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The Work of Lent: Becoming People of Forgiveness

The Seven Words of Jesus from the Cross occupy our Sundays in worship this Lenten season and on through Resurrection Sunday. We hope to hear the Lord Jesus in ways that bring us nearer the Cross and shape us to become more like the Lord. Last Sunday we began at the beginning, with the First Word: “Father, forgive them.” The First Word is first not because it may have been the first said, but because the basis of everything is found in the forgiveness of God.


Most of what I know about forgiveness I have learned firsthand in the laboratory of life, but I learned to talk about the experience through the teaching and writings of others. In Practicing Our Faith: A Way of Life for a Searching People, L. Gregory Jones lines out six steps (italicized) toward making forgiveness real in our lives:


1. We become willing to speak truthfully and patiently about the conflicts that have arisen.


2. We acknowledge both the existence of anger and bitterness and a desire to overcome them. This step comes with the reminder that anger not appropriately expressed can soon become rage or depression.


3. We summon up a concern for the well-being of the other as a child of God. We are encouraged to do this for that is who they are. In Abraham Lincoln’s “Second Inaugural Address” – what some think is his greatest speech – we hear the vision of a person who believed: “Do I not destroy my enemies when I make them my friends?” The ability to grow toward seeing your enemy as potential friend does not mean allowing the hate or dysfunction of another to victimize you or others. It means refusing to be a victim and taking the initiative to pray for the other asking God to help you see the person as God sees the person.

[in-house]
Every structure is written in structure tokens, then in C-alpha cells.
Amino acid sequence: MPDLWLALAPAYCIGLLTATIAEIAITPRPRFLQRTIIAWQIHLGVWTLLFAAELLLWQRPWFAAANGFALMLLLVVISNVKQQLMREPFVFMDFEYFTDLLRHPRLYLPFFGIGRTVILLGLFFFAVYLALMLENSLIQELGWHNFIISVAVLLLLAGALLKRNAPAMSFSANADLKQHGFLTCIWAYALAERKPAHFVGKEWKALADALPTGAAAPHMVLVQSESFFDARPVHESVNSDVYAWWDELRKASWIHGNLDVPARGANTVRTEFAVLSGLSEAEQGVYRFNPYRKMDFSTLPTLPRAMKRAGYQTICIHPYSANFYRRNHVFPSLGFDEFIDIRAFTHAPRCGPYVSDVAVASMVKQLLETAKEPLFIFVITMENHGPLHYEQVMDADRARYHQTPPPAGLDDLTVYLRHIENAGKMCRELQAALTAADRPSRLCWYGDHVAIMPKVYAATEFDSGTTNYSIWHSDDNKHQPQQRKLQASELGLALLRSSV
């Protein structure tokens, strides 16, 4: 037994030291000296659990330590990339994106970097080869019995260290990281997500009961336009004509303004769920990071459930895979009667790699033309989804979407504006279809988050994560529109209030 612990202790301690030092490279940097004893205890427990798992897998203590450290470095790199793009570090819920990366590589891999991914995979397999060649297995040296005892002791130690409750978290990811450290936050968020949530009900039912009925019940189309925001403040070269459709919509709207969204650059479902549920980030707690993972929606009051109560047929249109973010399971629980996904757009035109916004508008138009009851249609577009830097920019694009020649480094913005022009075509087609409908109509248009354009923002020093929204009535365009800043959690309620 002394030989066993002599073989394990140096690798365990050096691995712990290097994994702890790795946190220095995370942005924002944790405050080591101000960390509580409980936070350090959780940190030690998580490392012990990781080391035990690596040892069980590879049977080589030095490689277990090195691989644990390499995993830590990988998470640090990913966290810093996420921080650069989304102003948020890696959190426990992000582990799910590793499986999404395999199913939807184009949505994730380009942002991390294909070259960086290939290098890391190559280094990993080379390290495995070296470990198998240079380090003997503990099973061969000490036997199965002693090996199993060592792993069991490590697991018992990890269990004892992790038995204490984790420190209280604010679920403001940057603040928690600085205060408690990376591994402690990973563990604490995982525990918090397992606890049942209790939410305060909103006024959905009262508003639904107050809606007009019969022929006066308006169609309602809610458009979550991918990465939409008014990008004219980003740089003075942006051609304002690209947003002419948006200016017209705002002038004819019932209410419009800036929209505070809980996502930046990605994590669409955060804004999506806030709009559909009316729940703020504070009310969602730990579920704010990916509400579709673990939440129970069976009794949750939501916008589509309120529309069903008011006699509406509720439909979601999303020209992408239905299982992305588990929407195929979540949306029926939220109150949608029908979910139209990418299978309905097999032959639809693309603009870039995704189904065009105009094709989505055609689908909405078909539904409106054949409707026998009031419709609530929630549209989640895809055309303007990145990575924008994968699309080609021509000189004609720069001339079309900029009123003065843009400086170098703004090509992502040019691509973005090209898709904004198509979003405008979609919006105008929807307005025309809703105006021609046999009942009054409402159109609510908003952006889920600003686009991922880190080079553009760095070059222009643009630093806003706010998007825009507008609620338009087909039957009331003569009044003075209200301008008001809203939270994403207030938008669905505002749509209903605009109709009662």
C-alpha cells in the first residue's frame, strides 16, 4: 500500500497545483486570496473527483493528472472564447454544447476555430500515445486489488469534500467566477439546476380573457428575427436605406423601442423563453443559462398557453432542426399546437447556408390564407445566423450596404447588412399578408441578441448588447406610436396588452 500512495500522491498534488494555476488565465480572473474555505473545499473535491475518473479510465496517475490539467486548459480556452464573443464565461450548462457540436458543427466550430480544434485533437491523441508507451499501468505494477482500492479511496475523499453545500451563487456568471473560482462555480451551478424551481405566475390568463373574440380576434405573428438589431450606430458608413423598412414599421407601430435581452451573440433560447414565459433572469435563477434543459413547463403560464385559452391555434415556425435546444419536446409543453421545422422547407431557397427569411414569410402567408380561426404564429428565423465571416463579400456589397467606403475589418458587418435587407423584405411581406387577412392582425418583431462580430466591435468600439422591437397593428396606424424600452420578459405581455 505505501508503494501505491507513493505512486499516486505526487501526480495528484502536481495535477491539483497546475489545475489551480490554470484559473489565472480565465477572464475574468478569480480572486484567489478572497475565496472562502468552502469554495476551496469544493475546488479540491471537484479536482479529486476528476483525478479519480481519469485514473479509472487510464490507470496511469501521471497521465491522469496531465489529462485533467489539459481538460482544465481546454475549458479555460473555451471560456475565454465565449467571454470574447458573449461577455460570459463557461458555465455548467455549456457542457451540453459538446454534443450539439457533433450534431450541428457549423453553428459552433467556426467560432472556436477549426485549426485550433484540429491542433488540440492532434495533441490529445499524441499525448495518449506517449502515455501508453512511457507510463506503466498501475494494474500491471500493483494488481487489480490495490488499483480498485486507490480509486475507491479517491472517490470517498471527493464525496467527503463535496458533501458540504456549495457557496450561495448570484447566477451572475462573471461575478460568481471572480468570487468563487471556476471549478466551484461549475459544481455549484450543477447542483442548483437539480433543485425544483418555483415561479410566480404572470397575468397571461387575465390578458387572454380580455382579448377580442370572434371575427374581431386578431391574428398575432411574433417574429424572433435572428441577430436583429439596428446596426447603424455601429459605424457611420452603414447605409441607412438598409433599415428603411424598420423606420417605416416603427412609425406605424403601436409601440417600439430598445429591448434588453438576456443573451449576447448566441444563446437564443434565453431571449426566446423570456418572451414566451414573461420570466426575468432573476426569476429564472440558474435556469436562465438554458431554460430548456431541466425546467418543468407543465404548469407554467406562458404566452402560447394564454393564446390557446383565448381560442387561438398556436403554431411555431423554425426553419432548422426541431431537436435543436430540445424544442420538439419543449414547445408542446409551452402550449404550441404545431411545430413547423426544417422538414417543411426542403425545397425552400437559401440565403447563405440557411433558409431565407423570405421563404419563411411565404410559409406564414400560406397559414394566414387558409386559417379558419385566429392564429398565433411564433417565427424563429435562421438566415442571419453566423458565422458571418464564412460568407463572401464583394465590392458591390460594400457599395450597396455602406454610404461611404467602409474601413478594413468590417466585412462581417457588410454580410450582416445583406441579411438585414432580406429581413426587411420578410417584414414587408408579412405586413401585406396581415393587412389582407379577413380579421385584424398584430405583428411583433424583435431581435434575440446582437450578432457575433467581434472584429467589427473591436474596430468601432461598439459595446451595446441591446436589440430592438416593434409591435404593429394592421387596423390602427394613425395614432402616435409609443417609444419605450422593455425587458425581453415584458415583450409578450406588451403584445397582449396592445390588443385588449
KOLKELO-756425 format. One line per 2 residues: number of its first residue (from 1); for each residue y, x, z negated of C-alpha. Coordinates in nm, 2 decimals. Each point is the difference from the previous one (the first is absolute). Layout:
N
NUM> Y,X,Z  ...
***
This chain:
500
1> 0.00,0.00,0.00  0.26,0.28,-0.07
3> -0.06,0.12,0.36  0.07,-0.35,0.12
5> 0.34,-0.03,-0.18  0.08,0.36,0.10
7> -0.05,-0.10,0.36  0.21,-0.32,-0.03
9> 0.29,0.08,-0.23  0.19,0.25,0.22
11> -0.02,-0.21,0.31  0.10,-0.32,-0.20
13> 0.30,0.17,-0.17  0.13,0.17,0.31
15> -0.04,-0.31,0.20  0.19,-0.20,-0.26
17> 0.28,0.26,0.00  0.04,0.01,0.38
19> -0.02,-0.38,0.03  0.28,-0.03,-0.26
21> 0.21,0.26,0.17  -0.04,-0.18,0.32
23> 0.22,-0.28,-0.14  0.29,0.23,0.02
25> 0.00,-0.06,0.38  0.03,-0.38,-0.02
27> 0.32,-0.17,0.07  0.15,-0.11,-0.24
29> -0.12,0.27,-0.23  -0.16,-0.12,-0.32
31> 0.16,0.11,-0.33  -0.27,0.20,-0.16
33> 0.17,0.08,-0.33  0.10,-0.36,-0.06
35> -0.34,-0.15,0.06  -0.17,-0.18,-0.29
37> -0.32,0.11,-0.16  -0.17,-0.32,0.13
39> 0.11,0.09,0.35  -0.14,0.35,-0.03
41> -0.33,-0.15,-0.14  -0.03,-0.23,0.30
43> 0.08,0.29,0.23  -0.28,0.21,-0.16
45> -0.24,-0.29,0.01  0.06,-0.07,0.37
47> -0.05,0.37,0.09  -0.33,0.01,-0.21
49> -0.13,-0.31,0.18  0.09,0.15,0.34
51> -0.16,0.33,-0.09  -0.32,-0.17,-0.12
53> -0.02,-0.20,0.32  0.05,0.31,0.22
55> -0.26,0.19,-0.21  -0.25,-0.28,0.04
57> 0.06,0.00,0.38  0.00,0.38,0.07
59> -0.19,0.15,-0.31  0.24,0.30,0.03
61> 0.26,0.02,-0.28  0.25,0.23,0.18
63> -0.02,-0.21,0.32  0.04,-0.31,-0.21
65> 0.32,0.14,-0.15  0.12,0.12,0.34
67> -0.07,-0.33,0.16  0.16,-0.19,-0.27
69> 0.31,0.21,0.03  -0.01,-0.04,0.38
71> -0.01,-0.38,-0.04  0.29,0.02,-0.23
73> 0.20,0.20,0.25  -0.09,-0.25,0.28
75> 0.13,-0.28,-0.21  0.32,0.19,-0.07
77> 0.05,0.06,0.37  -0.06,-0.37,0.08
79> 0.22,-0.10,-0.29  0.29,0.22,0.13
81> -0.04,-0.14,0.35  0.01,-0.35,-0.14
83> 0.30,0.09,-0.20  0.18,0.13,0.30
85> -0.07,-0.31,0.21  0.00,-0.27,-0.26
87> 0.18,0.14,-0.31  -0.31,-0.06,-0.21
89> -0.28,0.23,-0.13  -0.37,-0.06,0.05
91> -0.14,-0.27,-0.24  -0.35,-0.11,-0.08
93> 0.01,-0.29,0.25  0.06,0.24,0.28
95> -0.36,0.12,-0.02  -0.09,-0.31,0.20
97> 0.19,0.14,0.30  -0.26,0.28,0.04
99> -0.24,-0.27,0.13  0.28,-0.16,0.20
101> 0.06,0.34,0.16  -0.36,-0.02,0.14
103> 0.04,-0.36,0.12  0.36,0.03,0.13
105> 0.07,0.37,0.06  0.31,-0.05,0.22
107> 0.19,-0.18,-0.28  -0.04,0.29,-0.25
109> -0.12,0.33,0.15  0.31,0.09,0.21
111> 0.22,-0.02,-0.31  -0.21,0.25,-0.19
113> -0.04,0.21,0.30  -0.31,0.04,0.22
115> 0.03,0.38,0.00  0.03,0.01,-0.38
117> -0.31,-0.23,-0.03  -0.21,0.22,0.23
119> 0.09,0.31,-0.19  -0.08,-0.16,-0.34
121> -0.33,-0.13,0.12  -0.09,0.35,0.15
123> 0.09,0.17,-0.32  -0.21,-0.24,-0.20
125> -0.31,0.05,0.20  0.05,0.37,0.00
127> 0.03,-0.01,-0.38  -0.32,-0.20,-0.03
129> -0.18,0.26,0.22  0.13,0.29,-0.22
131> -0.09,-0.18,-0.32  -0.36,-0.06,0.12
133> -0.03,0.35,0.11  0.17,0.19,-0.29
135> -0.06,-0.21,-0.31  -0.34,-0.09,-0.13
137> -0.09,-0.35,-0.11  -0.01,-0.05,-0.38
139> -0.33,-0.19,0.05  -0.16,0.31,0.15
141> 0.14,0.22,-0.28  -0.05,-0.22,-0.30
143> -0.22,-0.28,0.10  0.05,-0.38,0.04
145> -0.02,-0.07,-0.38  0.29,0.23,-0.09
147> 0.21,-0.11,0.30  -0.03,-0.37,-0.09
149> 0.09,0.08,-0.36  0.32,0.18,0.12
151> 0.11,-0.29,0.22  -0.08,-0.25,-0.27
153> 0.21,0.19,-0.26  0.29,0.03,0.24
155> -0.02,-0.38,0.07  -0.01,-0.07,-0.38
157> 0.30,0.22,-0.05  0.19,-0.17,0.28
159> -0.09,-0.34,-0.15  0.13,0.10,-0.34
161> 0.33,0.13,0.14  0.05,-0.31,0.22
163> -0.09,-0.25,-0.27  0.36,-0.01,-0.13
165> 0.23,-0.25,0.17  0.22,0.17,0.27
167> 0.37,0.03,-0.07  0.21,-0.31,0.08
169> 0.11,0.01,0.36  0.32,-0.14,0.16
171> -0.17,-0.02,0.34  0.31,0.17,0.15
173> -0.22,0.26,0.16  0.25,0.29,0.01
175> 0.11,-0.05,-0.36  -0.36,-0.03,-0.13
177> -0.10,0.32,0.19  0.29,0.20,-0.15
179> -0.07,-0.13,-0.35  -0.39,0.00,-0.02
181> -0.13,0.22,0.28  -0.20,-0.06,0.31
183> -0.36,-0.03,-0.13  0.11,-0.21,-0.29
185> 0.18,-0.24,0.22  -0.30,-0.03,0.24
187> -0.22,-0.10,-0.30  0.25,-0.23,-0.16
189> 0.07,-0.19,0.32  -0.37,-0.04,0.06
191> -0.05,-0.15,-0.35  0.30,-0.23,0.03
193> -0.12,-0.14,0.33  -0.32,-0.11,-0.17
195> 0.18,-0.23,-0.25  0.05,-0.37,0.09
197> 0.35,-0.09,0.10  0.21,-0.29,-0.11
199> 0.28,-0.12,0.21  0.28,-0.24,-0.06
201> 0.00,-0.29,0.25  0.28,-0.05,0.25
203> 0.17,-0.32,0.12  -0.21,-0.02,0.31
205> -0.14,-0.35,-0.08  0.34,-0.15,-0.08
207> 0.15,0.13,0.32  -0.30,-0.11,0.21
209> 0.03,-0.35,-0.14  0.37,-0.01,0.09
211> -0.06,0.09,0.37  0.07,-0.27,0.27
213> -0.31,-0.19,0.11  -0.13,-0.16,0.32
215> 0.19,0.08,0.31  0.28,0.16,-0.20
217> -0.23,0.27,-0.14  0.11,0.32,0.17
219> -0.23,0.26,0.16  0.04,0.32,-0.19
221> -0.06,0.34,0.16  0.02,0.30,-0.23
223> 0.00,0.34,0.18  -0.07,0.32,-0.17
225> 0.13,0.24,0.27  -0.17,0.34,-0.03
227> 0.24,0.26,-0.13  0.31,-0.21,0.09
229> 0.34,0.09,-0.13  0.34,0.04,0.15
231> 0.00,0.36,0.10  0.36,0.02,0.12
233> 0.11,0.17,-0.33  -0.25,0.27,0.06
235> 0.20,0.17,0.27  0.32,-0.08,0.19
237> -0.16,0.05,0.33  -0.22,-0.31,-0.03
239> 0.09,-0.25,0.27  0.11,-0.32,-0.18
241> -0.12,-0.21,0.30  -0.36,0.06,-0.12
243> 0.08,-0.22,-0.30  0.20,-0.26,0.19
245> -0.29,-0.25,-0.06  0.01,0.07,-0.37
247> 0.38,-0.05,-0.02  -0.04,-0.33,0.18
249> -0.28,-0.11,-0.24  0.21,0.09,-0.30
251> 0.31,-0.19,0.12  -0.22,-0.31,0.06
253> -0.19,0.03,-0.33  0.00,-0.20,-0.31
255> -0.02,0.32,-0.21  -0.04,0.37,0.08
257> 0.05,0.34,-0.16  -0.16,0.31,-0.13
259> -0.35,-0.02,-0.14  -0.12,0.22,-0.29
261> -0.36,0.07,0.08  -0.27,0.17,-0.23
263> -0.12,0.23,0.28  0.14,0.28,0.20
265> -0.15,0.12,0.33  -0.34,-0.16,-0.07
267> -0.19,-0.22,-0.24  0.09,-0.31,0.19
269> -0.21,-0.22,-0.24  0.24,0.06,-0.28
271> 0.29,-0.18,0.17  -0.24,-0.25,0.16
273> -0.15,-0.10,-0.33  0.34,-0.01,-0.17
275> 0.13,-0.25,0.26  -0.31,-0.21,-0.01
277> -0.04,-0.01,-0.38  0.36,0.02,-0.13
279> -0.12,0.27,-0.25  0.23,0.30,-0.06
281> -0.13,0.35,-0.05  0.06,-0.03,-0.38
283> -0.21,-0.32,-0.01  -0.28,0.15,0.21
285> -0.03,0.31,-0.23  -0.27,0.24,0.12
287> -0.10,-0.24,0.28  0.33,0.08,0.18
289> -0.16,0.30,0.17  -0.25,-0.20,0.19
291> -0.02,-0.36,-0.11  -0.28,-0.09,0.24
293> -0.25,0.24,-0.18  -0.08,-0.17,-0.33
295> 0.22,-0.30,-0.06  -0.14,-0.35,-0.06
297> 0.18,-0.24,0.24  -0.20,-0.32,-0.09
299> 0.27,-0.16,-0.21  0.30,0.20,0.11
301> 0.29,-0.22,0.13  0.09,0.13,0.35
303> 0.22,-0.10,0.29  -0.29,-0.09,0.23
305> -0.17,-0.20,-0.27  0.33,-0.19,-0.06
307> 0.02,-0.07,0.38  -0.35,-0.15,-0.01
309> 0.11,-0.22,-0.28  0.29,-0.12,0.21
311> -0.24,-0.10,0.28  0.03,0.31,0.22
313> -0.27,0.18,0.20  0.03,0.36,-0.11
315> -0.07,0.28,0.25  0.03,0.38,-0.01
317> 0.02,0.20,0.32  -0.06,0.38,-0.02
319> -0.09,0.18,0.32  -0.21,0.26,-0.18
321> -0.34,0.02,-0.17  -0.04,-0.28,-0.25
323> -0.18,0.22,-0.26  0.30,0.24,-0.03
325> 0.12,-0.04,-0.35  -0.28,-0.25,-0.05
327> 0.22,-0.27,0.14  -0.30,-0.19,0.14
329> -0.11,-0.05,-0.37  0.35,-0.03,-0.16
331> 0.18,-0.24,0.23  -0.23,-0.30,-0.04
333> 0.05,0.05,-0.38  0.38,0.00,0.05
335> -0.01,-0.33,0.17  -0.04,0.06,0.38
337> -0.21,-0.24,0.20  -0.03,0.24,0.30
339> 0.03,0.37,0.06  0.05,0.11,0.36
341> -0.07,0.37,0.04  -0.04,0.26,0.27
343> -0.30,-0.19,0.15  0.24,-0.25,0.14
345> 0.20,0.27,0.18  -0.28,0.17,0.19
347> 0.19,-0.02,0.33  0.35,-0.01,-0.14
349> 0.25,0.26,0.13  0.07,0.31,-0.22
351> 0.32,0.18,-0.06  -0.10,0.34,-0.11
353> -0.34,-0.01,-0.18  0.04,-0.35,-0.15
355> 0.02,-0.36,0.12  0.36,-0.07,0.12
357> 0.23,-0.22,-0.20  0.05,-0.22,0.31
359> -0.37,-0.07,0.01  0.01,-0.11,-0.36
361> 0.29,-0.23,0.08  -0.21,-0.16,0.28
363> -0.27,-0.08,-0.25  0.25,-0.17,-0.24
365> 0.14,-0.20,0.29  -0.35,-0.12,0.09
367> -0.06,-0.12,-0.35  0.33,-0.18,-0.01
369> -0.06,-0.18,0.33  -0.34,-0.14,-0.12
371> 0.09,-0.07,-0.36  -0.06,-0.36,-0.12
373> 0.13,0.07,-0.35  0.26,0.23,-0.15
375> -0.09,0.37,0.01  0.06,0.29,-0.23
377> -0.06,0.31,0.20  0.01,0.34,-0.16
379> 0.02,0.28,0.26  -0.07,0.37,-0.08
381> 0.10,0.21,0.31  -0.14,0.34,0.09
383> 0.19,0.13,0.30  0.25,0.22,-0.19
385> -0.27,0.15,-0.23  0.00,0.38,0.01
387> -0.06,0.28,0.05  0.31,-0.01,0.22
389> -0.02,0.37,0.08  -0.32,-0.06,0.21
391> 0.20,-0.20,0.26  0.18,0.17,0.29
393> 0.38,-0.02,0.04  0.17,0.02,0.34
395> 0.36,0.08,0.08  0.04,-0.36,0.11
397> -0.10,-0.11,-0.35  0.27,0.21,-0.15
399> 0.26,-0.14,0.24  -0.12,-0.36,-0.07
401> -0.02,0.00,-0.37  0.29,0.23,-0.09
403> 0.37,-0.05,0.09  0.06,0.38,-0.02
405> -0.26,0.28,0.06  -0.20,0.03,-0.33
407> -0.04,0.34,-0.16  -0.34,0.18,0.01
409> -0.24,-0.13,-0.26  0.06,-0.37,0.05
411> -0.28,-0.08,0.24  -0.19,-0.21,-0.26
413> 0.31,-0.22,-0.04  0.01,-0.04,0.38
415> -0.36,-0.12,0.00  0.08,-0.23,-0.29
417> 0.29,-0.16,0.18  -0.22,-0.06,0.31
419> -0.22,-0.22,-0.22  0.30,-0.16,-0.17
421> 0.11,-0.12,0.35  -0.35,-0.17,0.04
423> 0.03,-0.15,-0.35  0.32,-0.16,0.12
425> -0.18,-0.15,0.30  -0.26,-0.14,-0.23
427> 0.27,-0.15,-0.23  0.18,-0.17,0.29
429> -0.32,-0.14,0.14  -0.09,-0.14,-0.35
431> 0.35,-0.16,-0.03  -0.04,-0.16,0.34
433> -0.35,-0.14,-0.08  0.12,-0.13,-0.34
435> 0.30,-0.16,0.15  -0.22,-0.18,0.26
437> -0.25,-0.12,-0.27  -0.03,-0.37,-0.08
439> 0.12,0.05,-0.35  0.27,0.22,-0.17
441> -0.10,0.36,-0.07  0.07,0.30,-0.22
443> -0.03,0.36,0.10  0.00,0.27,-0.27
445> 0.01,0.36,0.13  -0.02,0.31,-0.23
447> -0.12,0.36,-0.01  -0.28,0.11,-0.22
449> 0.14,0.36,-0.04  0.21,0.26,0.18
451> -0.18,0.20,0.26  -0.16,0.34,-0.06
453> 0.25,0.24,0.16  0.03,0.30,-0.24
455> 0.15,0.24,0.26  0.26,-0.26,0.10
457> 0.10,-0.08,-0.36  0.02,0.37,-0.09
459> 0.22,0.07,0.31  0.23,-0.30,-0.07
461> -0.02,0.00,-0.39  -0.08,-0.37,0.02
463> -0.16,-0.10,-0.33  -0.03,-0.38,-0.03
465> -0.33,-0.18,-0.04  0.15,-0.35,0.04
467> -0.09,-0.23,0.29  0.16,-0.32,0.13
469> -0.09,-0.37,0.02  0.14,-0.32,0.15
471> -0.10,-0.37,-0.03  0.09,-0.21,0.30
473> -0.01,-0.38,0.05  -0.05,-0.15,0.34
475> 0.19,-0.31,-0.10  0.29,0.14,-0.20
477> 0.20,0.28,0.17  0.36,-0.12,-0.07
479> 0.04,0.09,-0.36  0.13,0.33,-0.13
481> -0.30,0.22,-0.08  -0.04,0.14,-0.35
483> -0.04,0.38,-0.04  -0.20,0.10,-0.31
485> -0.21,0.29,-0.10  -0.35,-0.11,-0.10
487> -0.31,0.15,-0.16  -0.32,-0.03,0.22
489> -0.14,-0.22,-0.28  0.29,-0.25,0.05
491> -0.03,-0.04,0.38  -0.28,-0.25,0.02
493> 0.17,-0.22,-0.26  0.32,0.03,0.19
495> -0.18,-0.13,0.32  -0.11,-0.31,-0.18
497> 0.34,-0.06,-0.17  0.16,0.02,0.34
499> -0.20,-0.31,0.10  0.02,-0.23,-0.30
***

4. We recognize our own complicity in conflict, remember that we have been forgiven in the past, and take the step of repentance. While people should be held accountable for their actions, we commit to remember our own need to repent and ask forgiveness before we destroy another person for their acts and attitudes against us.


5. We make a commitment to struggle to change whatever caused and continues to perpetuate our conflicts. “Forgiveness does not just look backward to the absolution of guilt; it also looks forward to the restoration of community. Forgiveness ought to usher in” justice and change for it is shaped by the love that resides in the heart of God. God has chosen to let love work through God’s people, through people like us.


6. We confess our yearning for the possibility of reconciliation. Forgiveness is not about keeping score; it is about restoring human beings to healthy relationships with God and one another. We must want that, yearn for that, pray for that. We must keep “hoping against hope” for reconciliation.

Some situations are so painful that reconciliation may seem impossible. Sometimes our partner in pain refuses to dance. God calls Christians to a “ministry of reconciliation.” God calls us to live within God’s forgiveness, letting our lives be shaped by God’s practice of forgiveness, letting ourselves become vessels of forgiveness, practicing the wholeness that comes when we live as forgiven people.


While some people may never let your forgiveness touch them, you can still pray for them and want for them the healing power of forgiveness. You can do what you are called to do and then place them in God’s hands remembering what is impossible with human beings is still possible with God.


Walking to Jerusalem,

Bob Guffey




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